At the global launch of the International Year in January 2021, UN agencies, governments from different continents, business and civil society organisations committed themselves to step up efforts during 2021 and to send a clear signal that the elimination of child labour is possible.
Under the slogan "Take action to end child labour", governments and other partners are committing to action pledges that pave the road towards 2025.
From past experience we know that in order to be successful, the root causes of child labour need to be addressed, clear decisions taken and budgets mobilised.
More coherent action is required, ensuring the availability of quality education, social protection for all, and decent work for parents.
Governments, business, civil society and other partners are encouraged to raise awareness on the importance of eradicating child labour and share good practices and lessons learnt – at the national, regional and global level.
A number of high-level events over the year will also provide governments, social partners and civil society with possibilities of engagement.
The work is supported by Alliance 8.7, a global partnership to end child labour, forced labour, human trafficking and modern slavery.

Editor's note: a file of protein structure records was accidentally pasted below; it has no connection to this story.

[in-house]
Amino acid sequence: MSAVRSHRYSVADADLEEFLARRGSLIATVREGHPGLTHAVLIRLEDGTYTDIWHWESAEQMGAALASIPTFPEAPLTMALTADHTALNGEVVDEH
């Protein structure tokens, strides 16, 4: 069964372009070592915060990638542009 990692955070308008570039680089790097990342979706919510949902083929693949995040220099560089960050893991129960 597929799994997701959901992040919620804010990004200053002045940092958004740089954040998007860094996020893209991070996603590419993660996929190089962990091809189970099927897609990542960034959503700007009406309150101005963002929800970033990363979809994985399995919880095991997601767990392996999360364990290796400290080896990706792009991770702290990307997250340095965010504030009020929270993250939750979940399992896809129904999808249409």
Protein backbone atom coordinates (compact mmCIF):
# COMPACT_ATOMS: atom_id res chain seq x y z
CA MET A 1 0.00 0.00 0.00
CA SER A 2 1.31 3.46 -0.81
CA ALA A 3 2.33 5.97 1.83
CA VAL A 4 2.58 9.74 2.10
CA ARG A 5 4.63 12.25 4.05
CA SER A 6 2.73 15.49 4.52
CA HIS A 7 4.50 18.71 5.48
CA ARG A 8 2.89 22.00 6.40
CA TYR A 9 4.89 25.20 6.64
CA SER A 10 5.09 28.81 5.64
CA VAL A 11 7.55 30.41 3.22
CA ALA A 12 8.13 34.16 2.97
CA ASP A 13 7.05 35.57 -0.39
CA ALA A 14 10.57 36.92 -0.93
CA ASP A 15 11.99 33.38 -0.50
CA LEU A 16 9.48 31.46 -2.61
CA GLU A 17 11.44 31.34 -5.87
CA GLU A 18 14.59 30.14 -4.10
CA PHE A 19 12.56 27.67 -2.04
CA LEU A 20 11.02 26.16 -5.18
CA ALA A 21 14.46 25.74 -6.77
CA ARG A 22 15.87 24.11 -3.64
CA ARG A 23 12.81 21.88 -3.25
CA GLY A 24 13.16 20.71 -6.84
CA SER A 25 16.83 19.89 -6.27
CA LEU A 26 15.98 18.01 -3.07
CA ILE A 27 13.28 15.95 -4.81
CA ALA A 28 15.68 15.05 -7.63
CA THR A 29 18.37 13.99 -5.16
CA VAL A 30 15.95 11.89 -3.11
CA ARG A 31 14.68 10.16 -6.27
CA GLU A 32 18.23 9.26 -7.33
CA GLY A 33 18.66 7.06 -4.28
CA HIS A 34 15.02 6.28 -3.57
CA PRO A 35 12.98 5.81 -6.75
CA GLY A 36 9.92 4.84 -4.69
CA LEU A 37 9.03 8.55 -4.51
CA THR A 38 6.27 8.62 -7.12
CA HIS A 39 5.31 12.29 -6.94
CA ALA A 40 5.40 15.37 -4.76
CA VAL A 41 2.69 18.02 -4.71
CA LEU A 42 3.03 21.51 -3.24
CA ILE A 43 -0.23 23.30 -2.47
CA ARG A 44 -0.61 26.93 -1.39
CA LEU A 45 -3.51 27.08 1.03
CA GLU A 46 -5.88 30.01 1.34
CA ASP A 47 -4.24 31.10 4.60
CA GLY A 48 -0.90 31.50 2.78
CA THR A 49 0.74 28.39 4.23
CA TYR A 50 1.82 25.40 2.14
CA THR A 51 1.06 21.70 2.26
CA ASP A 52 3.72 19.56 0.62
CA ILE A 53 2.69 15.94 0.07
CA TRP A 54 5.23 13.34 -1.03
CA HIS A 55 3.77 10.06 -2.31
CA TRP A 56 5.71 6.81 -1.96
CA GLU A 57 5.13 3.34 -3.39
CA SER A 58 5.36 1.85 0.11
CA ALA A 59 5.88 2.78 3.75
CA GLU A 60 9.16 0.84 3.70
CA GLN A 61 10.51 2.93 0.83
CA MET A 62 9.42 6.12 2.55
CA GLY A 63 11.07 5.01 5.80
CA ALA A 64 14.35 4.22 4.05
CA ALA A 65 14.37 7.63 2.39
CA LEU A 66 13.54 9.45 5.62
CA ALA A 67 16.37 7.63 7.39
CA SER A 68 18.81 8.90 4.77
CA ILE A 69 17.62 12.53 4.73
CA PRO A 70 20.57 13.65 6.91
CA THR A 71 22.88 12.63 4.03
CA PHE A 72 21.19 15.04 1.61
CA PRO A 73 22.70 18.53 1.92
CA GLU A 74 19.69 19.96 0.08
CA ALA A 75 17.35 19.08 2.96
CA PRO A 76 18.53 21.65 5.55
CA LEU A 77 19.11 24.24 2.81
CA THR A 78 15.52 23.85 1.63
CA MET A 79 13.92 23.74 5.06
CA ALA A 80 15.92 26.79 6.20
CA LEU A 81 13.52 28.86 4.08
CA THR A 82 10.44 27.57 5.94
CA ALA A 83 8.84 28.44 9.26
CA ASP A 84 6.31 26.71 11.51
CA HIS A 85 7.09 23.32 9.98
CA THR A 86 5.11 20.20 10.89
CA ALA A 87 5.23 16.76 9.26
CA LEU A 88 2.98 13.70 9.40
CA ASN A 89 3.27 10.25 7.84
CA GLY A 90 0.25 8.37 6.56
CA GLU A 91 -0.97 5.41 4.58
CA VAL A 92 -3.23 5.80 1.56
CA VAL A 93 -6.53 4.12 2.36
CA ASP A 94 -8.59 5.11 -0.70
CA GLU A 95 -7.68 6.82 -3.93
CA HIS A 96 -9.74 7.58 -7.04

The Alliance is actively working with 22 "pathfinder countries", including Nepal, Sri Lanka, Vietnam and Fiji in the Asia-Pacific region, and over 200 partner organisations to accelerate action, share knowledge and implement innovative solutions on the ground.
It is important to develop these solutions together with schools, families, local authorities and organisations while also listening to children's voices.
As a pathfinder country, Nepal has taken great strides to eliminate child labour.
Since holding its Pathfinder Country Strategic Workshop in February 2019, it has formed a Country Coordination Group and gathered government departments and regions, NGOs, UN agencies, trade unions, employers' organisations and survivor organizations to work together in eliminating child labour.
The country has pledged to align federal laws related to child labour with national laws and ensure coherence between child labour policies and education laws and to establish a coherent countrywide legal framework.
Nepal is also working to establish committees for child labour inspection at the provincial and local levels to complement workplace inspection systems, enhance monitoring capacity and establish local committees for child labour monitoring and rescue.
There can be no onesize-fits-all solutions; responses need to be adapted to the very diverse environments in which child labour still occurs.
Each and every action – whether taken by a government or an individual – helps lay the foundation for a world in which children enjoy their childhood.
I encourage you to join us and to take action now. Let's end child labour by 2025.
Asada-Miyakawa is International Labour Orgaisation's Assistant Director-General and Regional Director for Asia and the Pacific
A version of this article appears in the print on May 31, 2021, of The Himalayan Times.